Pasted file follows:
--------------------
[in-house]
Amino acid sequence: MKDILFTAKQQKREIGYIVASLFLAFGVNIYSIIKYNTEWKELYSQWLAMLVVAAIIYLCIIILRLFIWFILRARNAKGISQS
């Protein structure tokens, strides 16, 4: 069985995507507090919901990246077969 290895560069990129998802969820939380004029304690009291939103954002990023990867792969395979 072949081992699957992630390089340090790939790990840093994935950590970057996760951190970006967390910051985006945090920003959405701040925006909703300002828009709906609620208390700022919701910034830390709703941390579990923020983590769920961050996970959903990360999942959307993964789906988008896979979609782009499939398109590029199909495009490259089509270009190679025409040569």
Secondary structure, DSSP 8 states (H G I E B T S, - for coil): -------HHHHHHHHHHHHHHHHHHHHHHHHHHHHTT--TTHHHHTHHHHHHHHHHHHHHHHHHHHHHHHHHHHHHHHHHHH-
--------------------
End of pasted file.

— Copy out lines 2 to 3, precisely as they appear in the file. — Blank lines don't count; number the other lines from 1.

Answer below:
Amino acid sequence: MKDILFTAKQQKREIGYIVASLFLAFGVNIYSIIKYNTEWKELYSQWLAMLVVAAIIYLCIIILRLFIWFILRARNAKGISQS
């Protein structure tokens, strides 16, 4: 069985995507507090919901990246077969 290895560069990129998802969820939380004029304690009291939103954002990023990867792969395979 072949081992699957992630390089340090790939790990840093994935950590970057996760951190970006967390910051985006945090920003959405701040925006909703300002828009709906609620208390700022919701910034830390709703941390579990923020983590769920961050996970959903990360999942959307993964789906988008896979979609782009499939398109590029199909495009490259089509270009190679025409040569």